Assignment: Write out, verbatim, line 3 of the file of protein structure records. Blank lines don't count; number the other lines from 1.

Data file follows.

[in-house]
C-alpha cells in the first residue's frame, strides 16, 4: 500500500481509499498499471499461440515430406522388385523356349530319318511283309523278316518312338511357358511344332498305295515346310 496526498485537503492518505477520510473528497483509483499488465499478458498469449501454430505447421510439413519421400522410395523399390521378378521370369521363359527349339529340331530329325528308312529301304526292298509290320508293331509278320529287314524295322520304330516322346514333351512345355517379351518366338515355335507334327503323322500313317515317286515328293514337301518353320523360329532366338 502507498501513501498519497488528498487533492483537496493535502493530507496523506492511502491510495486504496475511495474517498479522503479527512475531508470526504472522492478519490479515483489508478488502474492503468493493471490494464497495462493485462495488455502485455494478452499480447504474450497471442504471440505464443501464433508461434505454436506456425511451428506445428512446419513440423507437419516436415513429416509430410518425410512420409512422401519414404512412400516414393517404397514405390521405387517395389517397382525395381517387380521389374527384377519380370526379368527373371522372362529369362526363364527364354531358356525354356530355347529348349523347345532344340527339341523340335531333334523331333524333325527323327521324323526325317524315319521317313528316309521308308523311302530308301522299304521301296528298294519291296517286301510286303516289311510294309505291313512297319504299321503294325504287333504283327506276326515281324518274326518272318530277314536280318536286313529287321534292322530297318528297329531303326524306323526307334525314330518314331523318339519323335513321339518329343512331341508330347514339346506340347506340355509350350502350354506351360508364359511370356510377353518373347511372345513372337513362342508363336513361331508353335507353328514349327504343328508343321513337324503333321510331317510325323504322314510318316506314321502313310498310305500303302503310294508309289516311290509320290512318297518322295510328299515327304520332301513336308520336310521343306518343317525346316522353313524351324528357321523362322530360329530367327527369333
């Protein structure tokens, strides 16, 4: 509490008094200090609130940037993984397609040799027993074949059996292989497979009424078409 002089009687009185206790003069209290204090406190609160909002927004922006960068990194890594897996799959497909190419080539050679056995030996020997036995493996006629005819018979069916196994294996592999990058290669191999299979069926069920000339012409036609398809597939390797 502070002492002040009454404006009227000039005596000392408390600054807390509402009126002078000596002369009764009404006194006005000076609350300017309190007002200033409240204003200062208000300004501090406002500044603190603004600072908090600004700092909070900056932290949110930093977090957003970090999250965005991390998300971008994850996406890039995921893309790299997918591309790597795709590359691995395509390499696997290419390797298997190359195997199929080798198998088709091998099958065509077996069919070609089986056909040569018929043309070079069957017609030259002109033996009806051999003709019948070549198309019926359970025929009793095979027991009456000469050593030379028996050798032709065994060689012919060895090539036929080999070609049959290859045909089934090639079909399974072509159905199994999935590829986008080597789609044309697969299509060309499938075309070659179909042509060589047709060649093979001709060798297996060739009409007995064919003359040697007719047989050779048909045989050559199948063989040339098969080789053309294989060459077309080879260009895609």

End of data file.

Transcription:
């Protein structure tokens, strides 16, 4: 509490008094200090609130940037993984397609040799027993074949059996292989497979009424078409 002089009687009185206790003069209290204090406190609160909002927004922006960068990194890594897996799959497909190419080539050679056995030996020997036995493996006629005819018979069916196994294996592999990058290669191999299979069926069920000339012409036609398809597939390797 502070002492002040009454404006009227000039005596000392408390600054807390509402009126002078000596002369009764009404006194006005000076609350300017309190007002200033409240204003200062208000300004501090406002500044603190603004600072908090600004700092909070900056932290949110930093977090957003970090999250965005991390998300971008994850996406890039995921893309790299997918591309790597795709590359691995395509390499696997290419390797298997190359195997199929080798198998088709091998099958065509077996069919070609089986056909040569018929043309070079069957017609030259002109033996009806051999003709019948070549198309019926359970025929009793095979027991009456000469050593030379028996050798032709065994060689012919060895090539036929080999070609049959290859045909089934090639079909399974072509159905199994999935590829986008080597789609044309697969299509060309499938075309070659179909042509060589047709060649093979001709060798297996060739009409007995064919003359040697007719047989050779048909045989050559199948063989040339098969080789053309294989060459077309080879260009895609």